taken because he was experiencing abdominal pain. The CT scan
revealed the presence of abdominal mesh, which was present
because of two prior hernia surgeries, and the reviewing
doctor suspected a prior Rouxen-Y gastric bypass surgery.
Sutherland's organs looked unremarkable, and there was a
small lesion on the liver, indicating a possible simple cyst
(Filing No. 10-7 at 34).
of back pain and Dr. Cummings' recommendation, Sutherland
participated in physical therapy at Advanced Physical Therapy
in Indianapolis, Indiana. He made improvements throughout his
physical therapy sessions and partially met his goals. On
February 16, 2004, at his eighth physical therapy session,
Sutherland reported that his pain level was at a two on a
scale from one to ten when he was at rest and at a six when
he was performing activities. He was not able to bend to the
right or left, and his range of motion with extension was
limited to 60%; however, he was able to bend forward and
touch the floor. Sutherland's treatment included hot and
cold packs, electrical stimulation, and therapeutic exercise.
The physical therapist noted that Sutherland was
"overall improved, " with decreased endurance but
increased exercise tolerance. The physical therapist also
noted that Sutherland was able to perform his work duties
with some pain, and he was "working full duty but with
pain/difficulty." (Filing No. 10-7 at 4.)
November 17, 2004, Sutherland returned to Dr. Cummings for a
one-year follow-up appointment after the fusion surgery at
L4-L5 and L5-S1. Sutherland wore a leg brace to the
appointment because his leg was giving out underneath him,
leading to falling. His right quadriceps had some residual
atrophy. Dr. Cummings noted that Sutherland was for the most
part asymptomatic, and he was "working at his restaurant
without limitations and he will have occasional back spasms.
He has been taking some anti-inflammatories but otherwise has
gotten along quite nicely." (Filing No. 10-7 at 9.)
Sutherland's x-rays indicated excellent remodeling of the
bone grafts, with some lucency around the bone graft despite
the remodeling. Dr. Cummings opined that the fusion was solid
and stated that Sutherland was doing well clinically.
of arthritis in his left knee, Sutherland underwent a total
knee arthroplasty on August 8, 2006 (Filing No. 10-7 at 45).
Sutherland continued suffering from neck, back, and leg pain
in 2009 and 2010, so Dr. Cummings performed two additional
surgeries to address the pain (Filing No. 10-8 at 98-99;
Filing No. 10-8 at 103).
Sutherland underwent a surgery, he would reduce his work load
at the restaurant for a period of months during his recovery.
However, he stopped working after he was involved in an
automobile accident on February 4, 2010 (Filing No. 10-6 at
4, 10; Filing No. 10-8 at 100). Sutherland was stopped at a
red light when somebody rear-ended him driving approximately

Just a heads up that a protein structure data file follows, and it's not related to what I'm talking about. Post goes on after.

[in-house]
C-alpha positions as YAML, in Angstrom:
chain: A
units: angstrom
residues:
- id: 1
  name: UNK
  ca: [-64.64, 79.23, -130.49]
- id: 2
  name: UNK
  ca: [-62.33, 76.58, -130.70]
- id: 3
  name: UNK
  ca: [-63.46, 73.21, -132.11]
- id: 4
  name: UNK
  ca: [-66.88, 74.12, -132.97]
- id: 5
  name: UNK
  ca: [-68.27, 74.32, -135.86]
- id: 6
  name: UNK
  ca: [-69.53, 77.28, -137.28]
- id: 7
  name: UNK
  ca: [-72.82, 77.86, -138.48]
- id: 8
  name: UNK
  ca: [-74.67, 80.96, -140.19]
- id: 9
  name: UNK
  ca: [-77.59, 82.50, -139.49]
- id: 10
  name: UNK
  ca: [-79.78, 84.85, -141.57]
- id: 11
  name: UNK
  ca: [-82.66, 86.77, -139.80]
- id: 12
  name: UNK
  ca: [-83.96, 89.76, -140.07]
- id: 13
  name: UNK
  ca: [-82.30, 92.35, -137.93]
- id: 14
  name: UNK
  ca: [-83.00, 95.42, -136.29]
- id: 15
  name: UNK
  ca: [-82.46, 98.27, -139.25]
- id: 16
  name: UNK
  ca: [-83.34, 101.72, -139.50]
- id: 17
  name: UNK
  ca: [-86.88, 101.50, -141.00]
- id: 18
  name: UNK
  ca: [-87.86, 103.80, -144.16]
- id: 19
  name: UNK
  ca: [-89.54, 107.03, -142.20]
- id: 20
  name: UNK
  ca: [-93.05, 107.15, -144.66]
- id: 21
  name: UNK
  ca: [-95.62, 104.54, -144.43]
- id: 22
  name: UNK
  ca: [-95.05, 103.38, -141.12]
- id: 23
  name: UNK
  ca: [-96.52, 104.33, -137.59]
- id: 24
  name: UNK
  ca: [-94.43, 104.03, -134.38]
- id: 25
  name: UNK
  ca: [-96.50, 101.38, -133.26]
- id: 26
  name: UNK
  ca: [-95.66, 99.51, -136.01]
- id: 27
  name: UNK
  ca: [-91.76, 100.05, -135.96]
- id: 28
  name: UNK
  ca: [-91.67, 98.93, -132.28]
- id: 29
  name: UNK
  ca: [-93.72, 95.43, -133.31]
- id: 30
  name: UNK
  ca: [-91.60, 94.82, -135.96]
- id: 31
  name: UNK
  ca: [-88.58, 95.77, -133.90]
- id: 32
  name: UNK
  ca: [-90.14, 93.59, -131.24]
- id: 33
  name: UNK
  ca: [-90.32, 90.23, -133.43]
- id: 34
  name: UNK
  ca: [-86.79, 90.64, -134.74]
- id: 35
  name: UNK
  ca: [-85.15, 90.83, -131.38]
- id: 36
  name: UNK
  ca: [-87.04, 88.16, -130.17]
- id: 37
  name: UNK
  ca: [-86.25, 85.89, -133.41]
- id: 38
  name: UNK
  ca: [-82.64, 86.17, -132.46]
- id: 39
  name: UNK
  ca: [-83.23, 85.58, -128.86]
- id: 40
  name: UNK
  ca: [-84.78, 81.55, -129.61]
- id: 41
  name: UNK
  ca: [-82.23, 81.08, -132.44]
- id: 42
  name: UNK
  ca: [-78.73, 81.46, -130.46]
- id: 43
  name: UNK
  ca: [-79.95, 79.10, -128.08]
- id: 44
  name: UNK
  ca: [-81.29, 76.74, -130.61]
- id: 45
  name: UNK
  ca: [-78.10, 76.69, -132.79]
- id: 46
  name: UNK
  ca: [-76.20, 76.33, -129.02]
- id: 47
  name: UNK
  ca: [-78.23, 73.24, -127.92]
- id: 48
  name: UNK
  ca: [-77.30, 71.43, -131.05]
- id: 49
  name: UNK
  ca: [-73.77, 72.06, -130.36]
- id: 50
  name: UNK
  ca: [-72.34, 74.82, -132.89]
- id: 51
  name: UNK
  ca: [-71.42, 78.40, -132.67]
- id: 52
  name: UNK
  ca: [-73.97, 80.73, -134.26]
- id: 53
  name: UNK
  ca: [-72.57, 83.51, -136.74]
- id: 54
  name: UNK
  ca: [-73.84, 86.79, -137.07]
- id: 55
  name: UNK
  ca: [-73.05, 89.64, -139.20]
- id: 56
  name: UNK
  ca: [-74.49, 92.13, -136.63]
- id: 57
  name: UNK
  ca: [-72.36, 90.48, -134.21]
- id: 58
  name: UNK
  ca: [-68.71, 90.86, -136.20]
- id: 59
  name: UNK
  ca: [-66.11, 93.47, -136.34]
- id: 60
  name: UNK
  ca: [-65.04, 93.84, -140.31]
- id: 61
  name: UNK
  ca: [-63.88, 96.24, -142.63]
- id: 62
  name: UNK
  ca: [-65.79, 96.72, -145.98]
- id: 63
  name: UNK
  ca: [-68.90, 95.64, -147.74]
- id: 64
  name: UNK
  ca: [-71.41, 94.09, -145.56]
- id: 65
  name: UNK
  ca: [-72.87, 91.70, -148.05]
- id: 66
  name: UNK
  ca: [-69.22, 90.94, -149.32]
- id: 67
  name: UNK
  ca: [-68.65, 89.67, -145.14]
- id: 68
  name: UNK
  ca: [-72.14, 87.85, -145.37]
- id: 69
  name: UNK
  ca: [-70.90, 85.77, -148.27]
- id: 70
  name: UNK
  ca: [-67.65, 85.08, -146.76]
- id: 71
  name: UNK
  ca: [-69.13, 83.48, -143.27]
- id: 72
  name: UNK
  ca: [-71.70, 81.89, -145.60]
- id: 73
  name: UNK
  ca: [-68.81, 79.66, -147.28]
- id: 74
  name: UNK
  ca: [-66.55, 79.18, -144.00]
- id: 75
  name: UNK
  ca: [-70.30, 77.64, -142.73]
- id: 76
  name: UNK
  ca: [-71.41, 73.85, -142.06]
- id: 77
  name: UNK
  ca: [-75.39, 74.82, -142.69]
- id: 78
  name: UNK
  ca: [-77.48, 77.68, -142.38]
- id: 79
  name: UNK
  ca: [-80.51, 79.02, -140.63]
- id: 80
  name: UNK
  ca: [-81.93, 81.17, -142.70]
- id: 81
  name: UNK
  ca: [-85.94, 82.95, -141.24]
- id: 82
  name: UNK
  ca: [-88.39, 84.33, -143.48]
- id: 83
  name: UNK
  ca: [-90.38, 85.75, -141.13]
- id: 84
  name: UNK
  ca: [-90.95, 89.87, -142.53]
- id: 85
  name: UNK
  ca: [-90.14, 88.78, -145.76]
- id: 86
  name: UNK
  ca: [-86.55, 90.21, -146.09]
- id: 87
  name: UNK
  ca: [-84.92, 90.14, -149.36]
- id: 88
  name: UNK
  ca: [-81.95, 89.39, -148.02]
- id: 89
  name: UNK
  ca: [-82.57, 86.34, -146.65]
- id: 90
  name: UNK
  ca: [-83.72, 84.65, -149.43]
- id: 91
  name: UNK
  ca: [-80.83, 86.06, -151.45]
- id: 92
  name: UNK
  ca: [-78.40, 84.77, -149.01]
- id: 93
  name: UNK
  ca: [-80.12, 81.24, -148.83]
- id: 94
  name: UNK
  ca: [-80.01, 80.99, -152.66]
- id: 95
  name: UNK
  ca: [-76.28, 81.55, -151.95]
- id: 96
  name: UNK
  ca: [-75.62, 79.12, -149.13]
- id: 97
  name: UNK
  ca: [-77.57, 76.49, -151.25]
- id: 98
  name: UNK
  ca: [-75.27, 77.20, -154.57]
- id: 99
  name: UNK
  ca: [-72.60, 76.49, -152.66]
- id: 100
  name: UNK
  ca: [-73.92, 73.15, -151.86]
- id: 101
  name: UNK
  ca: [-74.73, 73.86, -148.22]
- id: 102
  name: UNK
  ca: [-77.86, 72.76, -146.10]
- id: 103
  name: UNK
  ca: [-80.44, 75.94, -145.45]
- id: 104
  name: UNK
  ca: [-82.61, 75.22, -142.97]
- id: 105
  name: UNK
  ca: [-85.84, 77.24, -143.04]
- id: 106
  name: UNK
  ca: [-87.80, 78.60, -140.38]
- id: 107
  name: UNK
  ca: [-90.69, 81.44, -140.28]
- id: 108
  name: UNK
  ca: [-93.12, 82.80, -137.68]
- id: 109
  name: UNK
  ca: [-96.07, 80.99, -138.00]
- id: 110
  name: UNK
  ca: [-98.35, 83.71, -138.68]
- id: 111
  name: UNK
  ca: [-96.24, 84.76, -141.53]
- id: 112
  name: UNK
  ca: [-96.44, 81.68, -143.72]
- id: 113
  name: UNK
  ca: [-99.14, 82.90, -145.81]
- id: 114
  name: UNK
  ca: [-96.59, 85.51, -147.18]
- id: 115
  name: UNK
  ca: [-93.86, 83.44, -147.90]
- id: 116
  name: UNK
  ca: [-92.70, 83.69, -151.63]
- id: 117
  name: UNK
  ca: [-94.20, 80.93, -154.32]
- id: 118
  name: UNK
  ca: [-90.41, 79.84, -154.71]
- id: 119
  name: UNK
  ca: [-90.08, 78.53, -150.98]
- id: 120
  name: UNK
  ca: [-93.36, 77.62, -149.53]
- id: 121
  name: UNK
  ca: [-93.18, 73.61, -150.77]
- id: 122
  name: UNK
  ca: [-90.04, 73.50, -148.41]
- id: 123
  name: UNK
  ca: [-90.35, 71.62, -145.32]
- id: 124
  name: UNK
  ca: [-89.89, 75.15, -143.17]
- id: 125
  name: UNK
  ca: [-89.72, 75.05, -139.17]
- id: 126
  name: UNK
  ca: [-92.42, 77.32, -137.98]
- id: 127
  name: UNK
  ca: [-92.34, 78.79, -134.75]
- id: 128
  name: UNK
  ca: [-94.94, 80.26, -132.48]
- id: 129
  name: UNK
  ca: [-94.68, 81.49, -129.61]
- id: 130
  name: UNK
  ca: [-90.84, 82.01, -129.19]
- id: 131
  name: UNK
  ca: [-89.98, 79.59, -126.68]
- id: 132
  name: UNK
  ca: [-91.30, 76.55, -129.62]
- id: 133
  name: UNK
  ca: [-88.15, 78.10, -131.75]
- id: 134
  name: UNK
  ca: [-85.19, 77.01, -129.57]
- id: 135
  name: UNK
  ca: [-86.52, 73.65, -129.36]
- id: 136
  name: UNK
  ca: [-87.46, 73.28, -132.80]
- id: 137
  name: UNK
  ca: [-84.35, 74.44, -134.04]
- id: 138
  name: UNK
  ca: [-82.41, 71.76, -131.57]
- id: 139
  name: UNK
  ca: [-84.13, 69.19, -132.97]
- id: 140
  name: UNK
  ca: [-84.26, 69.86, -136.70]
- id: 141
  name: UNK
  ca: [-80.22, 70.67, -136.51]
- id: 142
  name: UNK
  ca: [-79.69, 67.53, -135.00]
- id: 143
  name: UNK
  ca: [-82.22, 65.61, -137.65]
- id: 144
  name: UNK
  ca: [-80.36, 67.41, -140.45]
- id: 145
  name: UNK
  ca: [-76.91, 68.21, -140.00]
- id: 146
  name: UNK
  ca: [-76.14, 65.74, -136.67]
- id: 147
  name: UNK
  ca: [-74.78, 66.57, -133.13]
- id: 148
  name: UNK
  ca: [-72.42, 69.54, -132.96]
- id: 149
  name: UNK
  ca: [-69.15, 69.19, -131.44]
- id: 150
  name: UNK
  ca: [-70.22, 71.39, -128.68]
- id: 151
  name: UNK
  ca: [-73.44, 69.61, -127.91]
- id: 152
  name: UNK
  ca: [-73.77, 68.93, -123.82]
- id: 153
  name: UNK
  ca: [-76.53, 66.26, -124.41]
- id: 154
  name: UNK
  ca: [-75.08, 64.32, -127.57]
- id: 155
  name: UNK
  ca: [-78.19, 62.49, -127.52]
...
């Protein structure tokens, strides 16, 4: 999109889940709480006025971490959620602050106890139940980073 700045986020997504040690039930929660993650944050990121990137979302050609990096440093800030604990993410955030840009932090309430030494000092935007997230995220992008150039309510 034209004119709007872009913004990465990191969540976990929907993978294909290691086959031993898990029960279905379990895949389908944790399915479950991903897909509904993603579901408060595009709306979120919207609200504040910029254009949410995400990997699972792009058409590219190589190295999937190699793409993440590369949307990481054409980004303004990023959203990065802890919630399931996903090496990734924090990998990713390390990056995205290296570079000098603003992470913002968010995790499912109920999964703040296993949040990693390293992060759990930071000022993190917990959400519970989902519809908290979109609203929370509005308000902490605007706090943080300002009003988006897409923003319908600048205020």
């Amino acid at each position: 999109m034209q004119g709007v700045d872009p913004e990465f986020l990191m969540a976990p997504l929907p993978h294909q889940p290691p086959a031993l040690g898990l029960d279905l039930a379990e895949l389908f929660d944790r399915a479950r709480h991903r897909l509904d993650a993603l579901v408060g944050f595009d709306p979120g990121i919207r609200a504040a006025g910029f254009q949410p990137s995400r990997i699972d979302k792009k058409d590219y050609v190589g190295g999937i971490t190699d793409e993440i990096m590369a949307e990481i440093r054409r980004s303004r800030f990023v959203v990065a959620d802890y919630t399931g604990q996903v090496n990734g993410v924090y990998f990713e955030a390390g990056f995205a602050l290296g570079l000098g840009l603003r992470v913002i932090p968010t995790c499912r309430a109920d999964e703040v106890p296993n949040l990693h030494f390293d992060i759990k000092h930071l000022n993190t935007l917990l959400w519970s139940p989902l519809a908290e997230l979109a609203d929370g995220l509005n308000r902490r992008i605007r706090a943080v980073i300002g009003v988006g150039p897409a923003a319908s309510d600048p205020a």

thirty miles per hour. Sutherland hit his head on the
steering wheel and was thrown backward. The accident resulted
in numbness and weakness in Sutherland's left arm as well
as neck pain and limited range of motion in his neck (Filing
No. 10-8 at 100).
2010, 2011, and 2012, Sutherland continued to experience
neck, back, and leg pain, and MRIs and x-rays revealed some
stenosis, a bulging disk, and degenerative changes. He
received spinal injections and narcotic pain medications to
help control the pain. He began using a walker, and his gait
was visibly abnormal.
began seeing a family physician, Mary Catherine Yoder, M.D.
("Dr. Yoder"). Dr. Yoder treated Sutherland for
various complaints such as his neck and back pain and high
blood pressure. His high blood pressure was effectively
managed with medication, and Dr. Yoder noted throughout her
treatment notes that Sutherland was receiving steroid
injections for pain.
November 2010, Dr. Yoder noted that there were concerns that
Sutherland's symptoms were out of range of his actual
objective signs and that he was possibly suffering from a
somatoform disorder as well as depression (Filing No. 10-8 at
71). On August 2, 2011, Dr. Yoder noted that Sutherland's
back pain seemed to be getting a little better. Id.
at 48. On January 13, 2012, Dr. Yoder updated
Sutherland's medication for right hip pain and noted that
he was doing much better and had full range of motion and no
instability in his right hip. Id. at 39. At his
office visit with Dr. Yoder on January 27, 2012,
Sutherland's legs were doing better, his hip was doing
well, and his balance was better. Dr. Yoder noted that
Sutherland had spinal and cervical stenosis, but he seemed to
be stable. Id. at 35. In October 2012, Sutherland
reported having a lot of pain down his right leg with lower
back and neck pain. He had decreased range of motion in his
back. Id. at 27.
assist Sutherland in the DIB application process, Dr. Yoder
completed a "medical statement of physical
abilities/limitations for Social Security disability
claim" on April 8, 2013 (Filing No. 10-7 at 64-65). Dr.
Yoder reported that Sutherland had problems with balance and
falling, had troubles with dropping items and lifting his
arms above his heard, and had constant pain, which she rated
as moderately severe. Dr. Yoder opined that Sutherland could
rarely bend or stoop, raise his arms above his shoulder, and
work near dangerous equipment. She opined that Sutherland
could frequently lift five pounds and occasionally lift ten
pounds. Dr. Yoder further opined that ...